2.4 million people in New Jersey currently do not have power. By comparison, 3.8 million New Jersey voters cast ballots in the 2008 presidential election.
If power outages continue into next week, voter turnout probably will decline sharply. Usually, reduced turnout benefits Republicans.
Questions about VOTER TURNOUT in NJ, NY, other areas hardest hit by Superstorm Sandy- Particularly among most VULNERABLE POPULAT'Ns voters
— AWPS NEWS (@Observer609) November 1, 2012
Meanwhile, Sen. Robert Menedez’s sex scandal could further depress Democrat turnout.
But is Barack Obama’s lead in the Garden State so large that he will win there no matter what?
The most recent poll, conducted by the Philadelphia Inquirer, put Obama up 10 points. (The Inquirer did not release internals, so we do not know whether the sample was skewed toward Democrats.)
But much of the Jersey Shore leaned toward McCain, and it is among the areas hardest hit by Sandy in the state. Ocean County, for instance, which includes the townships of Toms River and Barnegat, gave McCain 59 percent of its vote to 40 percent for Obama.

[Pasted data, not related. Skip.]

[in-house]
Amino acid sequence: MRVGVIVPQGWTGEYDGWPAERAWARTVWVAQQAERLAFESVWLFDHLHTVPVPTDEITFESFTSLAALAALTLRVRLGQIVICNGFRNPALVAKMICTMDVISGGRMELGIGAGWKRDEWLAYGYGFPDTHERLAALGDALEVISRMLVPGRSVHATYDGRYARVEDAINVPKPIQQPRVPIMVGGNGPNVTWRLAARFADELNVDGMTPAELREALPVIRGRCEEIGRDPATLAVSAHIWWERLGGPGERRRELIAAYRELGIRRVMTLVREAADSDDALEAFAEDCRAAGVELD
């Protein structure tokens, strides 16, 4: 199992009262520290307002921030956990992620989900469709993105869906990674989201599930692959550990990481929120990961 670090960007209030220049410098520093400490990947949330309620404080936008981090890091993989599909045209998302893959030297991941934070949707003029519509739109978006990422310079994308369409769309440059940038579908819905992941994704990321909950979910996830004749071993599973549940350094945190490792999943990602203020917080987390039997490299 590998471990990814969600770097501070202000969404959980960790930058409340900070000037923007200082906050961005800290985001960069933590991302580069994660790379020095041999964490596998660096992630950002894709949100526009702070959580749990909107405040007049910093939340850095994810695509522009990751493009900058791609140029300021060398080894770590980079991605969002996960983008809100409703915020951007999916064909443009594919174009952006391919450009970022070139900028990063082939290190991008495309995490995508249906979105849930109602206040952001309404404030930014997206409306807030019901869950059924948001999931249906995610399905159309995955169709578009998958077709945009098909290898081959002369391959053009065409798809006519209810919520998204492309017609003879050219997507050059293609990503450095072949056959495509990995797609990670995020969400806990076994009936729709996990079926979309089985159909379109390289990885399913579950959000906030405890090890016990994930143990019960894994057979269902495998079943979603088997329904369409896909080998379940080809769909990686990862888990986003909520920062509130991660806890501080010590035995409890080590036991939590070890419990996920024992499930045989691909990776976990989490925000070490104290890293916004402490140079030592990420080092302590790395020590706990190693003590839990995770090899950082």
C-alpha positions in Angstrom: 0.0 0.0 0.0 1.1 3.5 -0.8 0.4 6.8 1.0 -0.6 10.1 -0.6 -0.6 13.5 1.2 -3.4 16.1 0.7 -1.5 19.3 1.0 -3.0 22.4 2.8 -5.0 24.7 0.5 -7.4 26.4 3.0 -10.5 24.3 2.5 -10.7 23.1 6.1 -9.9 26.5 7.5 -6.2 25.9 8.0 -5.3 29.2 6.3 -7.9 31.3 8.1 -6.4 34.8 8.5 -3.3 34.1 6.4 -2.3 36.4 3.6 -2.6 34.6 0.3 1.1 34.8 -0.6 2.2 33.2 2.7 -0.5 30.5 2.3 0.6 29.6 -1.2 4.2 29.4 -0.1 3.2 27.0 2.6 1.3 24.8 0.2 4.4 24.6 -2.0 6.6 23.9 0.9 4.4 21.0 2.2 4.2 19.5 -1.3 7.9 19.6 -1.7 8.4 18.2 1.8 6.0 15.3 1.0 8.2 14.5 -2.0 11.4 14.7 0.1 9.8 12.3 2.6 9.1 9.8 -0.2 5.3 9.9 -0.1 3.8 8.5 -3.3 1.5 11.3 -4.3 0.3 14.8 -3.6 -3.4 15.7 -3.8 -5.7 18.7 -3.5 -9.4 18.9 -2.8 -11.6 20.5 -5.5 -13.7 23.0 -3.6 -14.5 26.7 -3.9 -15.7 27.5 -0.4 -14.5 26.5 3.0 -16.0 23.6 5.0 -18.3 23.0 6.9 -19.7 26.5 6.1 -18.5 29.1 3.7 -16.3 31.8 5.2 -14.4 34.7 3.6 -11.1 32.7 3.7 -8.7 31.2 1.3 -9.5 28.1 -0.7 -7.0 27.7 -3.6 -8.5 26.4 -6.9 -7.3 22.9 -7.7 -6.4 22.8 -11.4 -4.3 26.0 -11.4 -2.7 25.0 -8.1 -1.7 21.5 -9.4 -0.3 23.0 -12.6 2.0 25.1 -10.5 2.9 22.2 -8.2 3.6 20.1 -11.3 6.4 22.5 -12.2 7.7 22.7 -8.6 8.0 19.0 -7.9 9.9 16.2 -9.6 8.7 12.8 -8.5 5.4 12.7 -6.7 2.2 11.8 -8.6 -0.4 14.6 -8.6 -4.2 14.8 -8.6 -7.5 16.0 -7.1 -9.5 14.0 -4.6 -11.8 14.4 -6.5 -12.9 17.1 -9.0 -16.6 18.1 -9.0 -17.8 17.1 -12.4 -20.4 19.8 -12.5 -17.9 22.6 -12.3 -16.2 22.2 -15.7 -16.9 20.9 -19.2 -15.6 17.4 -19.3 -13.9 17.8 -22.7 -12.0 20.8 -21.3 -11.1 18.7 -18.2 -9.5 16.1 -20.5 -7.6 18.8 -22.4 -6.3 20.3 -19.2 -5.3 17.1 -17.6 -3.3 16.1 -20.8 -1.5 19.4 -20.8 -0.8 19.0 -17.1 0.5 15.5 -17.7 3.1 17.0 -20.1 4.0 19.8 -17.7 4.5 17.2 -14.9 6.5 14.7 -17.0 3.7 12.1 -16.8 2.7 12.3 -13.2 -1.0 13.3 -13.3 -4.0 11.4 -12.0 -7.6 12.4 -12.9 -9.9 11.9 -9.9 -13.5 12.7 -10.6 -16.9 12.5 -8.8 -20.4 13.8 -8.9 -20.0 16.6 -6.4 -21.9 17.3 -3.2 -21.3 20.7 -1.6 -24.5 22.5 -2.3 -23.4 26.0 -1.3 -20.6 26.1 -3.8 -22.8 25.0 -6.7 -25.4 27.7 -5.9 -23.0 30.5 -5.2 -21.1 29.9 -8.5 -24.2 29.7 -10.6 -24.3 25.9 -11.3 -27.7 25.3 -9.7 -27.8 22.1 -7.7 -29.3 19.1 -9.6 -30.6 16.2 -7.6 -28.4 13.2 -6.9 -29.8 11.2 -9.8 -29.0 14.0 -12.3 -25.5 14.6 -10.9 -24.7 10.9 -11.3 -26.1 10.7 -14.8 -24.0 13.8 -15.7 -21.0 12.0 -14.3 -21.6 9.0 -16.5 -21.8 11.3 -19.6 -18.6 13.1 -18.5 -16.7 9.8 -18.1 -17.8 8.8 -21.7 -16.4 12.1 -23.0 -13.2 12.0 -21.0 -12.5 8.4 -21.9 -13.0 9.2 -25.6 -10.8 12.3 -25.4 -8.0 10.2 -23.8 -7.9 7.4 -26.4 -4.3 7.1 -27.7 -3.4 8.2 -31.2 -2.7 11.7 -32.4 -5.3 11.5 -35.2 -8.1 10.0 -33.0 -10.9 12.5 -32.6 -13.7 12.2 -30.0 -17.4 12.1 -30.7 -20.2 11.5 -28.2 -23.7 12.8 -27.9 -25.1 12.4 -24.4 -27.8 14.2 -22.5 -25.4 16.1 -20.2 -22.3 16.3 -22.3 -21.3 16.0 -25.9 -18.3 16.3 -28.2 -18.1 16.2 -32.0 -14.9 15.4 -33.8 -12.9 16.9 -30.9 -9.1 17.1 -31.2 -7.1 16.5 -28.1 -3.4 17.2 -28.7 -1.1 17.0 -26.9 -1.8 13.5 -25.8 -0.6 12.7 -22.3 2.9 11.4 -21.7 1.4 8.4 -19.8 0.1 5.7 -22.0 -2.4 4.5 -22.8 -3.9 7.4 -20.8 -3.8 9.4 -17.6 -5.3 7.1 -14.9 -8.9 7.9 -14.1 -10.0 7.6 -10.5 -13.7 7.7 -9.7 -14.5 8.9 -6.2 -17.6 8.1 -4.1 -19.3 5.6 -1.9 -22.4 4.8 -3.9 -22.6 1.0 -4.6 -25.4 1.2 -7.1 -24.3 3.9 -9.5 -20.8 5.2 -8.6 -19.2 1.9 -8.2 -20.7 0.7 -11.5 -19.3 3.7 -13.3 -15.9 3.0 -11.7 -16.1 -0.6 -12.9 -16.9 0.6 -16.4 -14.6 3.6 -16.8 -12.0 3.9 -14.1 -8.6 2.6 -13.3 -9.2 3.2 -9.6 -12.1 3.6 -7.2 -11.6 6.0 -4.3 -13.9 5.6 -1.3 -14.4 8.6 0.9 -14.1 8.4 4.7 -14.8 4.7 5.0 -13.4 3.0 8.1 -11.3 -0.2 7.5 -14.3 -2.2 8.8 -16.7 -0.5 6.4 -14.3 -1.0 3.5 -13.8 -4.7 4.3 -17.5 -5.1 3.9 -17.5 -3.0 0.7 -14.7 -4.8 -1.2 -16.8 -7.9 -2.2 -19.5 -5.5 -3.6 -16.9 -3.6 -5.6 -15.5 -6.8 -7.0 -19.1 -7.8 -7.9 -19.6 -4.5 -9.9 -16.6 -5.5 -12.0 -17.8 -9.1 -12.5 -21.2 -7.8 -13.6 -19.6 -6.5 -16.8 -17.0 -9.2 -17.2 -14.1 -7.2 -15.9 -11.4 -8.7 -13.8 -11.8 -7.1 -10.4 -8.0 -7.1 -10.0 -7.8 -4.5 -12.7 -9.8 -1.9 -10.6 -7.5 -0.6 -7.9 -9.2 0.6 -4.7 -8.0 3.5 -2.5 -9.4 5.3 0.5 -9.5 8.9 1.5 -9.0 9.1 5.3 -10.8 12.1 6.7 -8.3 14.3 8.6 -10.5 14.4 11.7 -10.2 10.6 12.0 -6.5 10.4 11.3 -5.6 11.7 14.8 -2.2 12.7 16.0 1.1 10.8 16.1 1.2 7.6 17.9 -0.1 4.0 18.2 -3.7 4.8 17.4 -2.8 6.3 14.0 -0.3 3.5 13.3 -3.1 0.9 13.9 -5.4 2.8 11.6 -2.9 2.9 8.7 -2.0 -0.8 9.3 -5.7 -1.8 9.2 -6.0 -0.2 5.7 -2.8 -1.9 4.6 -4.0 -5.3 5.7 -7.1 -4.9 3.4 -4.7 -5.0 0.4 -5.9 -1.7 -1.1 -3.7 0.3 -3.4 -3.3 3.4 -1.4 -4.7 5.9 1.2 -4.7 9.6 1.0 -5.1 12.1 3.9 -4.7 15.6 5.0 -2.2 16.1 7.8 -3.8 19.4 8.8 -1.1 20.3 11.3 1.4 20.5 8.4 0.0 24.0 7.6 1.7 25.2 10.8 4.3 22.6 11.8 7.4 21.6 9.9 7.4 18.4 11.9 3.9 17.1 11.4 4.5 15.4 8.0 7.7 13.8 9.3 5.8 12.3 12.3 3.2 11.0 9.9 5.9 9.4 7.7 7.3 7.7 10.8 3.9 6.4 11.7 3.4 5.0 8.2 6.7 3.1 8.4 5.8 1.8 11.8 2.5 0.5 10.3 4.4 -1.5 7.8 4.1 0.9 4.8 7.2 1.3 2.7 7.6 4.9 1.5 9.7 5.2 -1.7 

So while voting could prove difficult in Democratic strongholds like Newark, where power is likely to be out for days, and Atlantic City, where large-scale flooding occurred in addition to power outages, Republican areas will likely be affected, too.
Even if New Jersey is not in play, reduced turnout there and in other northeastern states should increase Romney’s likelihood of winning the popular vote:
Now I can start fretting about how low turnout in NY and NJ will cost Obama the popular vote, if not the electoral college.
— Ayelet Waldman (@ayeletw) October 30, 2012
Even if it doesn't affect most swing states, I wonder if Sandy decreases turnout in NY, NJ, etc enough to help Romney win popular vote.
— Adam Radwanski (@aradwanski) October 30, 2012